7. avatar
    Sam the Centipede October 10, 2012 at 10:29 am #

    The comprehensive rubbishness of these Taitz cases might work against estoppel etc.as most of the birther cases get kicked out with the judicial form of a “WTF?” response due to standing, ripeness, venue, jurisdiction, justiciability, etc. defects.

    Clearly if a plaintiff sues a defendant in the wrong court and it’s kicked out simply because that court is the wrong venue, the plaintiff still has the right to correct that defect and start a new case in the appropriate court. It’s not a case of “oh no, you had one go, that’s all that’s allowed, however rubbish you were”.

    So the birthers’ inability to write and talk sense, to deal with facts, to operate within the rules of the courts system, seems to give that Community of Clowns an Immunity of Idiots.

    Taitz and the other birther madmen seem to get away with it because judges and real lawyers cannot quite believe how appalling these people are nor work out how to deal with them, short of taking them out into the backyard and giving them a paddlin’.

    Of course IANAL!

  8. avatar
    Paul Pieniezny October 10, 2012 at 3:49 pm #

    Sam the Centipede: So the birthers’ inability to write and talk sense, to deal with facts, to operate within the rules of the courts system, seems to give that Community of Clowns an Immunity of Idiots.

    Taitz and the other birther madmen seem to get away with it because judges and real lawyers cannot quite believe how appalling these people are nor work out how to deal with them, short of taking them out into the backyard and giving them a paddlin’.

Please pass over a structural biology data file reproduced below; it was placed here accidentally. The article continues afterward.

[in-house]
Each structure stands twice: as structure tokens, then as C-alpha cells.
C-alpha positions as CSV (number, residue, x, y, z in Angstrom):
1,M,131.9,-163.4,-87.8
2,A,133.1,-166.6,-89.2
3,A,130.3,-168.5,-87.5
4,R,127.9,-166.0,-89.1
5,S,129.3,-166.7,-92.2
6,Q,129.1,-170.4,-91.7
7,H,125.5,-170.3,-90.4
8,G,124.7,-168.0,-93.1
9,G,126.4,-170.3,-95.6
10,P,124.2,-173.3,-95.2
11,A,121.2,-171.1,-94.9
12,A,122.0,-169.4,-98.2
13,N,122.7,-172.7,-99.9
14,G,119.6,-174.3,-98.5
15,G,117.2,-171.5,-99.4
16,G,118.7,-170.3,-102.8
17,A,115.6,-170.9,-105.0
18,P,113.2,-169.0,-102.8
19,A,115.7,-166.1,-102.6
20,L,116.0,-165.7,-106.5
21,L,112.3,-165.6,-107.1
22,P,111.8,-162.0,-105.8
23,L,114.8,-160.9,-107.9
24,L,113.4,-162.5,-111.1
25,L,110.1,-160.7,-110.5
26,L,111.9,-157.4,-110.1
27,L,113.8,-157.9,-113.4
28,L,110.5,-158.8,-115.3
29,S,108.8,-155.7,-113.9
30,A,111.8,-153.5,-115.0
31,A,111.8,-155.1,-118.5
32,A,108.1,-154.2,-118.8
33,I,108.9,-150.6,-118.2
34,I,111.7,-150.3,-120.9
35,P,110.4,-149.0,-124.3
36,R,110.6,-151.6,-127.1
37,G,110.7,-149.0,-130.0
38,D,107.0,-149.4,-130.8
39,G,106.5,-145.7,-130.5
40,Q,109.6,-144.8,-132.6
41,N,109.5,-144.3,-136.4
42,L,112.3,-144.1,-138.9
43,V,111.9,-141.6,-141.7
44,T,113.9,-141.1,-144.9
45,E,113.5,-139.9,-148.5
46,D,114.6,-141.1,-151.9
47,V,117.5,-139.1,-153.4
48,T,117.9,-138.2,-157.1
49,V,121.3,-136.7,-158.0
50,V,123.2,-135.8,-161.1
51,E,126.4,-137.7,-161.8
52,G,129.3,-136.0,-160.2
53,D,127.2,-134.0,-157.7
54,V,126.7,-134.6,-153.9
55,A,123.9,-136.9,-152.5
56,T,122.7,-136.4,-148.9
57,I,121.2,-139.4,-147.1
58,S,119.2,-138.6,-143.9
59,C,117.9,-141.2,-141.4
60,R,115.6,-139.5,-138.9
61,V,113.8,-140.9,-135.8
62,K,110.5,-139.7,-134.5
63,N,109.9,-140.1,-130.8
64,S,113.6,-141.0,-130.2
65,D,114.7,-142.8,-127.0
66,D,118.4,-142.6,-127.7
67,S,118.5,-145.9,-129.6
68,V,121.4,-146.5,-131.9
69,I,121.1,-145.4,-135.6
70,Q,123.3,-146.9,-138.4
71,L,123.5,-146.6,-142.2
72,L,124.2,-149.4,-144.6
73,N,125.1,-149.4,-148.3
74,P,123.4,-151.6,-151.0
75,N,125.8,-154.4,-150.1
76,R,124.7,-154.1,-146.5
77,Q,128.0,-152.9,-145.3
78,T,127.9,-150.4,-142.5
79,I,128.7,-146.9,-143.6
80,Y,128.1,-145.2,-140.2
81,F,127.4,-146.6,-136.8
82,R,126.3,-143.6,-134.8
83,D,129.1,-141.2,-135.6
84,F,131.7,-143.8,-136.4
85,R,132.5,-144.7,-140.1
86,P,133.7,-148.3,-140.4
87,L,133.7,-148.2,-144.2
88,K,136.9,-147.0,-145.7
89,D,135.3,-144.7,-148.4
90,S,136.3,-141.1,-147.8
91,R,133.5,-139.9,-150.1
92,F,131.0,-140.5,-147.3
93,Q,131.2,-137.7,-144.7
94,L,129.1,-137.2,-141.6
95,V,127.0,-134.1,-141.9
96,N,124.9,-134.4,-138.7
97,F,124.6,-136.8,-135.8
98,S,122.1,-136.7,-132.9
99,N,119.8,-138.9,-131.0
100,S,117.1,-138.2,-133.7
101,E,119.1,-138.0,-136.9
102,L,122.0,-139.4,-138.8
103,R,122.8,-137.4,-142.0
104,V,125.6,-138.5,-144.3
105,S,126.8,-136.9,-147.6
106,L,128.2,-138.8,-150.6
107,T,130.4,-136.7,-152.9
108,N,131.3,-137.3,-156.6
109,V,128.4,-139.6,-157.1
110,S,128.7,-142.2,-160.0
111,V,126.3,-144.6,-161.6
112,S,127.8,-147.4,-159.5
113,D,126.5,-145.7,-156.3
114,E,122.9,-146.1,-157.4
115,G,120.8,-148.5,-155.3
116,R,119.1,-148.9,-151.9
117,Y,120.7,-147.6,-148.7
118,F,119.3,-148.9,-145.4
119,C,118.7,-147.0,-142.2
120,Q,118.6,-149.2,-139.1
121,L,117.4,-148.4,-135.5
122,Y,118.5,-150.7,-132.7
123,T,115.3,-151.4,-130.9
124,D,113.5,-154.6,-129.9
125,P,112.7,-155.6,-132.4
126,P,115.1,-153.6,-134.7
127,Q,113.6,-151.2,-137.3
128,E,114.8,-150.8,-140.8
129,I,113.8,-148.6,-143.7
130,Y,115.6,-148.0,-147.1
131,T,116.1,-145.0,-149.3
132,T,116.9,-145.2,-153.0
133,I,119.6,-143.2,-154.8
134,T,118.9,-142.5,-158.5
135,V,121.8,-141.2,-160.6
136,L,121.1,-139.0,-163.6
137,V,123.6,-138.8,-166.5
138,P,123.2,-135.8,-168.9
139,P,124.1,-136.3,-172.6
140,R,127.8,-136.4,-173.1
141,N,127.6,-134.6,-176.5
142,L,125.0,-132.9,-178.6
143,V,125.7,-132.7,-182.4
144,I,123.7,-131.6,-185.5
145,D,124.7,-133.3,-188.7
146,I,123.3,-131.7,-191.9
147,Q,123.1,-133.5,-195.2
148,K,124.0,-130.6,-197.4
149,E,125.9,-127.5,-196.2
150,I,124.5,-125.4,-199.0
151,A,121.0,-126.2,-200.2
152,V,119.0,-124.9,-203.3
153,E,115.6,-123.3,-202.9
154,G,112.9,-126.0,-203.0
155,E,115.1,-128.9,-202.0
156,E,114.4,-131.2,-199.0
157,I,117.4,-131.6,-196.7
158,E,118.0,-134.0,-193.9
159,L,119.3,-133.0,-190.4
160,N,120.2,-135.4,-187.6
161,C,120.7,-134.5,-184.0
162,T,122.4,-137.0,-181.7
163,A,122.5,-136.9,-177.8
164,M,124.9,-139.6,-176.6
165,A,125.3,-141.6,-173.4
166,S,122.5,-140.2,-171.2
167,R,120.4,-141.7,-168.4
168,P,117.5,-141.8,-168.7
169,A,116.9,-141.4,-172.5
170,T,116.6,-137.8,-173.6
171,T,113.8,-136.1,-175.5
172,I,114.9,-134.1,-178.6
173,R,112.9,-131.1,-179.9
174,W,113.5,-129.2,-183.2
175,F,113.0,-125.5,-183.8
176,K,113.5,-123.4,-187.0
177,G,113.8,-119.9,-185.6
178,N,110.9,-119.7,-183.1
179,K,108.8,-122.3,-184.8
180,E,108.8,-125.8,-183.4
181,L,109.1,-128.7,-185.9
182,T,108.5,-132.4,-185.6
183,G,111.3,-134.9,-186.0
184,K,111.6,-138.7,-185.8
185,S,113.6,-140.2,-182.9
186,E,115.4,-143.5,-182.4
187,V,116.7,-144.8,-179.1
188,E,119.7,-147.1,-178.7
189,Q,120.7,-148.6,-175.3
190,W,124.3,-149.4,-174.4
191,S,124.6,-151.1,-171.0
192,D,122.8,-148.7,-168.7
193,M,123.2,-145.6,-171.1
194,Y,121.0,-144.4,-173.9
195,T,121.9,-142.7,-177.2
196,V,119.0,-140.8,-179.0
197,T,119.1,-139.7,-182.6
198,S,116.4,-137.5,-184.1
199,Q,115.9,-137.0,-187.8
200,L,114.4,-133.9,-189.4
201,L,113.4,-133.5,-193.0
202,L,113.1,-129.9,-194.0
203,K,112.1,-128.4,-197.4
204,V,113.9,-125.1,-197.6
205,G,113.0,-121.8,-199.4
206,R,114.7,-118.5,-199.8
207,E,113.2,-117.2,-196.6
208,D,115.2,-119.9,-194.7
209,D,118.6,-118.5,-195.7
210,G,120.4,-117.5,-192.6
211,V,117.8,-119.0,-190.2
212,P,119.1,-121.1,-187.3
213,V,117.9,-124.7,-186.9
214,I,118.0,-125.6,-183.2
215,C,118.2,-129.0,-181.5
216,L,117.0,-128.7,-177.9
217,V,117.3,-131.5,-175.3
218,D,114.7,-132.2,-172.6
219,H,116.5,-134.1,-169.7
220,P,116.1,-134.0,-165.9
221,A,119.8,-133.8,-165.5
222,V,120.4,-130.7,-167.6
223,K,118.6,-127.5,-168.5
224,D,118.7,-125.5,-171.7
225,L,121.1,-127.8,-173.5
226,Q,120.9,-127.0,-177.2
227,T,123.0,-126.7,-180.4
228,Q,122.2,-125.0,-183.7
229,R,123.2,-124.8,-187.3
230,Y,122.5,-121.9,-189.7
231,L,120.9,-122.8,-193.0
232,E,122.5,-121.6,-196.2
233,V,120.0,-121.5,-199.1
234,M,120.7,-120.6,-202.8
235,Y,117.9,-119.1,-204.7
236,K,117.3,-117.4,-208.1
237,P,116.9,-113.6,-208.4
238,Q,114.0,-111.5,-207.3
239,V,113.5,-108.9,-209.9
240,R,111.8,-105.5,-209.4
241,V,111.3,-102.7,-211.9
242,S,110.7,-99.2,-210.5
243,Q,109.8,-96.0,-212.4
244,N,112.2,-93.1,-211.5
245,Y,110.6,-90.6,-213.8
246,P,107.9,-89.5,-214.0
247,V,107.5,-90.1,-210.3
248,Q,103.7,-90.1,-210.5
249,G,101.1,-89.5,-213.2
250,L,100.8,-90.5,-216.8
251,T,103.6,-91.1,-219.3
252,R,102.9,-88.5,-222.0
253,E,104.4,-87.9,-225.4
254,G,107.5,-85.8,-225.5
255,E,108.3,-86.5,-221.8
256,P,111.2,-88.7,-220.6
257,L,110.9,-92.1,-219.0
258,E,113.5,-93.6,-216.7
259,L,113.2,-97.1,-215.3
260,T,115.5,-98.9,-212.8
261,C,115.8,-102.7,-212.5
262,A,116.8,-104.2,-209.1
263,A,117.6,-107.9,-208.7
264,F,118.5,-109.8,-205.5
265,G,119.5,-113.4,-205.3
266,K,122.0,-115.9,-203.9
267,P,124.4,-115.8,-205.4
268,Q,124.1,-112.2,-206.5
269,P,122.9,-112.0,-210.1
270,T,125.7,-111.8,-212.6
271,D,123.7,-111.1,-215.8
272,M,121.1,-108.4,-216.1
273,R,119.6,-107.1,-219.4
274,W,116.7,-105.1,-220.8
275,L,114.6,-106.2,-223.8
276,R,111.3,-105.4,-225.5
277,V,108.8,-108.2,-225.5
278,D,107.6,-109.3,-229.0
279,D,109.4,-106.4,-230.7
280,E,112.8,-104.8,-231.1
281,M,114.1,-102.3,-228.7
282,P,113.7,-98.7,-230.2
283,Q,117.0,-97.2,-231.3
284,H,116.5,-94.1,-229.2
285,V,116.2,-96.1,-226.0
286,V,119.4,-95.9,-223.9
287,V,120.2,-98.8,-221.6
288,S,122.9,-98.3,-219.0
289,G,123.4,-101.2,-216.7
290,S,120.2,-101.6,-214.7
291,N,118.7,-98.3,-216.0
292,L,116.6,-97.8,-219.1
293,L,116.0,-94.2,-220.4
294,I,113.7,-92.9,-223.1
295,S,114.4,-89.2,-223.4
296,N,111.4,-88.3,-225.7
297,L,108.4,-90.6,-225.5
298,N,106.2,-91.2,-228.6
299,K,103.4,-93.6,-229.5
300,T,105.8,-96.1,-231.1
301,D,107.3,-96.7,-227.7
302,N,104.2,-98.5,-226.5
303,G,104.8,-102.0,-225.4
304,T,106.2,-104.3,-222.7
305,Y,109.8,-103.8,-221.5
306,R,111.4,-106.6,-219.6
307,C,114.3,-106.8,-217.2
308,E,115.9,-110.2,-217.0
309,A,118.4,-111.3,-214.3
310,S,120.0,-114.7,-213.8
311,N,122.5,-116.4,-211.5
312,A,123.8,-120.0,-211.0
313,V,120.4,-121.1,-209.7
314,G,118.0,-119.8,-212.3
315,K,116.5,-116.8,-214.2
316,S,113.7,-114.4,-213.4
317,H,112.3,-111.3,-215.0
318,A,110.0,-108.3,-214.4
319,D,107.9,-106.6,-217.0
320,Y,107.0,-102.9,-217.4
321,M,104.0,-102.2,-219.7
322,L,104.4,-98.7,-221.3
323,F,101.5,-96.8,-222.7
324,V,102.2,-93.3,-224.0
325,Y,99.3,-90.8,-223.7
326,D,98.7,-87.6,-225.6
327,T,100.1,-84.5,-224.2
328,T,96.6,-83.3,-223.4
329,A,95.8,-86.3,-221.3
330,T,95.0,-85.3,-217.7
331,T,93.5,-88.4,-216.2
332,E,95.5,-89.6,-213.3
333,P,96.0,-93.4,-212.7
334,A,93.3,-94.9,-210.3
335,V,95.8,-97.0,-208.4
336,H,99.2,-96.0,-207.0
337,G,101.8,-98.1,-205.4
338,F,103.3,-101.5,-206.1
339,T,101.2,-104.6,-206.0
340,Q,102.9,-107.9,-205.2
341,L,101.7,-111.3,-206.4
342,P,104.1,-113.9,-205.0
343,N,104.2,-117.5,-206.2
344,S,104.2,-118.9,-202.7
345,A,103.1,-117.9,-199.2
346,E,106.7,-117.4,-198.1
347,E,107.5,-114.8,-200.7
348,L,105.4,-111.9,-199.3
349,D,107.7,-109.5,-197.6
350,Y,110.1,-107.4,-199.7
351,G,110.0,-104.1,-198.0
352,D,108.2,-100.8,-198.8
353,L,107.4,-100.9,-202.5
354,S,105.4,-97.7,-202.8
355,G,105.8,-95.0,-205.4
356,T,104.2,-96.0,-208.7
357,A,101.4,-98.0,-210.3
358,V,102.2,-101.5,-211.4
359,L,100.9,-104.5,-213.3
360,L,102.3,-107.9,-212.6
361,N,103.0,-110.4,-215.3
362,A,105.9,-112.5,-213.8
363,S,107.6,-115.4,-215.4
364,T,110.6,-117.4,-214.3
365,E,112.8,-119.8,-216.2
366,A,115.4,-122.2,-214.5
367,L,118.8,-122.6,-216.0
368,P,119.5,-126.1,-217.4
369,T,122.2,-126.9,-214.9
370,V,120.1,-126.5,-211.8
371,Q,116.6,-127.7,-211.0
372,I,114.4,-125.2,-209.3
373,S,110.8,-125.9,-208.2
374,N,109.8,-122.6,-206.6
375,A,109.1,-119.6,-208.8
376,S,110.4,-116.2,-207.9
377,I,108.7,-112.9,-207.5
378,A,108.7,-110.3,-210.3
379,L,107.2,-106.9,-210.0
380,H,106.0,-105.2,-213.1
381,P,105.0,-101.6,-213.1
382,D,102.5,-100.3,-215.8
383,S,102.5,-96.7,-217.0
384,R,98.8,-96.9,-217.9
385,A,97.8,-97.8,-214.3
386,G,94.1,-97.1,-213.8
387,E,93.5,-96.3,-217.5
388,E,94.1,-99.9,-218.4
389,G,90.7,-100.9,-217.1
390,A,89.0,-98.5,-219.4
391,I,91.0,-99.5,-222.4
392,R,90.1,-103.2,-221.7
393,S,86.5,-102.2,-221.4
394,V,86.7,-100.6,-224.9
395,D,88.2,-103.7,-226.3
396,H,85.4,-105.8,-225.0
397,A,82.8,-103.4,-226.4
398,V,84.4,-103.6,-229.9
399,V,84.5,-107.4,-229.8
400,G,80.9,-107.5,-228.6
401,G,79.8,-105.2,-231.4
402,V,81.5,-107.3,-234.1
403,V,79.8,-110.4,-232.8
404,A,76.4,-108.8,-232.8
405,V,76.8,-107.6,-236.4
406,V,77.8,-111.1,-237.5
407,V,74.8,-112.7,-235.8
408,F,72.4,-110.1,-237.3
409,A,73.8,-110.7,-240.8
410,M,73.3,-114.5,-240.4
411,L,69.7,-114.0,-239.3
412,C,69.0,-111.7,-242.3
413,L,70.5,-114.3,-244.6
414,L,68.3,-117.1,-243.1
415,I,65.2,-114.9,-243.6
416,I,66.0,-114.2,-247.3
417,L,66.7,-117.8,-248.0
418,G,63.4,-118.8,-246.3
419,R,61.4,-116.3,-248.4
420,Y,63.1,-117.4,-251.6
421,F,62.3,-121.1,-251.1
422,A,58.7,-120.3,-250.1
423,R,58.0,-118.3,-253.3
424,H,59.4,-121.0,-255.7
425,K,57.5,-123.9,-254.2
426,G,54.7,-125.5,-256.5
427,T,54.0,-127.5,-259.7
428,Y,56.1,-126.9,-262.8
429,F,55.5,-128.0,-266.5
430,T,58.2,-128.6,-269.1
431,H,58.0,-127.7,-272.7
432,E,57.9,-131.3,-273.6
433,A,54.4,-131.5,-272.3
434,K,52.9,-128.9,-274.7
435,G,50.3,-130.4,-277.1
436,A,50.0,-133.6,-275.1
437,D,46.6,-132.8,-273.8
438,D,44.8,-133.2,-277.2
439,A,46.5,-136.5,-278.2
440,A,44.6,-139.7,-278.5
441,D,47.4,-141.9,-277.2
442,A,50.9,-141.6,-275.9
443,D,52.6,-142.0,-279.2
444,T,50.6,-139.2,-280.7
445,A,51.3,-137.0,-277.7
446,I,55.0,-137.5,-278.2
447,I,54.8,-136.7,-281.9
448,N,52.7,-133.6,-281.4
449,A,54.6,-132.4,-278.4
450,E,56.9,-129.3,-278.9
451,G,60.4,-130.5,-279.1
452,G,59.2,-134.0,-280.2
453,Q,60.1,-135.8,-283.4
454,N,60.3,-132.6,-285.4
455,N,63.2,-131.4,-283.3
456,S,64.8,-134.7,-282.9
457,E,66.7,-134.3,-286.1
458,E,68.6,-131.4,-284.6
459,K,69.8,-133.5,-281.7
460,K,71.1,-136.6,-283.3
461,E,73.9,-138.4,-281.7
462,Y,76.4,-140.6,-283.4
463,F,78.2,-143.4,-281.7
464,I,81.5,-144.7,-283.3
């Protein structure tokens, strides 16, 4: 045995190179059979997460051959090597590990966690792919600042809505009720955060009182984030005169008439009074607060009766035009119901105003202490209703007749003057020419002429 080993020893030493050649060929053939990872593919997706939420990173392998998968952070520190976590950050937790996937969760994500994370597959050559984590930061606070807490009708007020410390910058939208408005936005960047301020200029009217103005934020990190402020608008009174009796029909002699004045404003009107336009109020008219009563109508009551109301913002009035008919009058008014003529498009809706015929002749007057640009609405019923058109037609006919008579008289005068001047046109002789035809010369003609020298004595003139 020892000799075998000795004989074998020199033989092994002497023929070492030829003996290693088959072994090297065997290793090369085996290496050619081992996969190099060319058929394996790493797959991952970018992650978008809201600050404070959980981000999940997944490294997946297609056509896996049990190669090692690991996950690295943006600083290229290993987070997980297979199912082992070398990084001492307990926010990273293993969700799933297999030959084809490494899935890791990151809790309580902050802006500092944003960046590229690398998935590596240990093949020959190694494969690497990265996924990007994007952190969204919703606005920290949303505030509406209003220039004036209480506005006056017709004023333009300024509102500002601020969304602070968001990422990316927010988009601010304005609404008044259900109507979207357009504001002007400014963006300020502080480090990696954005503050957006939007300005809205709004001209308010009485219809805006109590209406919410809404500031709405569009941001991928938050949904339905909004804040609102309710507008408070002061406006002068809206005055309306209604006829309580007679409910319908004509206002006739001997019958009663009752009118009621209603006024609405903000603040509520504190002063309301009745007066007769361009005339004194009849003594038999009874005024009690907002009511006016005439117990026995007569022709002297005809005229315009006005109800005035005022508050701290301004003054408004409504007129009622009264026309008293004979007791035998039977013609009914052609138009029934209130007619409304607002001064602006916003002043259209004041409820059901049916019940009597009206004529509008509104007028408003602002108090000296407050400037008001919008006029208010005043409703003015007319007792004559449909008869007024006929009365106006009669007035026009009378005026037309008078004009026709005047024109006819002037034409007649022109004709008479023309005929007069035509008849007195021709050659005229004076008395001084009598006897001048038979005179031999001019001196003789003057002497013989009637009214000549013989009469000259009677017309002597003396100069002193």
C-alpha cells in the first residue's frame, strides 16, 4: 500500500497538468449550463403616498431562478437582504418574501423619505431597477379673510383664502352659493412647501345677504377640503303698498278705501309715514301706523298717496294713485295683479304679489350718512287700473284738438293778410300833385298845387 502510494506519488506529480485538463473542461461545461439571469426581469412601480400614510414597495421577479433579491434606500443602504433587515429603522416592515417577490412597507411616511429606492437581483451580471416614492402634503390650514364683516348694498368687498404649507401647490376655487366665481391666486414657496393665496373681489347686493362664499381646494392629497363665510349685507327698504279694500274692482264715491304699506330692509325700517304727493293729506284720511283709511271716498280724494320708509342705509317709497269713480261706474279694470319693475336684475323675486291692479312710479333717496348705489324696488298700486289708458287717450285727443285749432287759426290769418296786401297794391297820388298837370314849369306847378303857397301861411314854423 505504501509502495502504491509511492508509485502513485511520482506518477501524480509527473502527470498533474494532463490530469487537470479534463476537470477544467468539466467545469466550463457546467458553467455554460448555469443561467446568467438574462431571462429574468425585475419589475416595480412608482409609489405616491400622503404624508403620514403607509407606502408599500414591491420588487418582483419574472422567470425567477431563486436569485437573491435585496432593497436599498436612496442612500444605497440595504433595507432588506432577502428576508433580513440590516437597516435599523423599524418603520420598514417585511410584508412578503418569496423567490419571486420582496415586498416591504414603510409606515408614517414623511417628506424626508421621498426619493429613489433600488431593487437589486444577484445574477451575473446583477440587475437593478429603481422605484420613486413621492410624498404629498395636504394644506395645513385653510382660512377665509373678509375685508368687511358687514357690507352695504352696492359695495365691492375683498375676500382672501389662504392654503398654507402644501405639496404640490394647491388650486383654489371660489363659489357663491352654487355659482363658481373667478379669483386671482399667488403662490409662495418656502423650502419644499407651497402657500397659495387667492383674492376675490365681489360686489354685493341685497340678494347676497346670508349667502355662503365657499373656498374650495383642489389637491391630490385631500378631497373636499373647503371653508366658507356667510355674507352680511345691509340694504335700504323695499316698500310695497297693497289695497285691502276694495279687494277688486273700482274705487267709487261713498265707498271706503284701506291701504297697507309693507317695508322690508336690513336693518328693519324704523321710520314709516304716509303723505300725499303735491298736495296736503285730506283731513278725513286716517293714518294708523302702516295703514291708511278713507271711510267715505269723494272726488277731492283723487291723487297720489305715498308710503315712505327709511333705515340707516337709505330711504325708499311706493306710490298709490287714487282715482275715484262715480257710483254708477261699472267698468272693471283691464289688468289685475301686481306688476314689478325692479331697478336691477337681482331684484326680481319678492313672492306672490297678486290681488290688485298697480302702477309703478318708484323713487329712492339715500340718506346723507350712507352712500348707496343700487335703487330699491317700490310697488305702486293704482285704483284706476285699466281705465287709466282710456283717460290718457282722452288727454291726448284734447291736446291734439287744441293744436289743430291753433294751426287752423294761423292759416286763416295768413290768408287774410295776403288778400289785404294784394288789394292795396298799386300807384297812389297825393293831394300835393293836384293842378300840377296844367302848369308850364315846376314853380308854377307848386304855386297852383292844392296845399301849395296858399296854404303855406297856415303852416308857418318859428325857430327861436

Well, according to a real lawyer at the FogBow, Taitz’ antics with Judd vs Obama (removing to federal while she is the plaintiff and then re-titling that motion as a first amended complaint) might actually get her into collateral estoppel vicinity. All it takes is one of her defendants hitting her with an anti-SLAPP motion. If the anti-SLAPP motion is denied because it is against a first amended complaint and the judge rules there never was a first amended complaint … The lawyer believes it would mean any future birfer law suit by Taitz in California, state or federal (because of diversity) could then be considered a case of abuse of process, as Orly gamed the system to avoid a successful ant-SLAPP.

    It is not like there is no way to stop lunatics from abusing the courts. But anti-SLAPP motions and motions asking for lawyers’ fees and damages may be necessary.

  9. avatar
    TX Lawyer October 11, 2012 at 12:50 pm #

    The “first filed” doctrine prevents a plaintiff from filing the same lawsuit in multiple jurisdictions. It is a common law rule in most states and in the federal courts. Courts will dismiss suits other than the first filed on an appropriate motion to dismiss.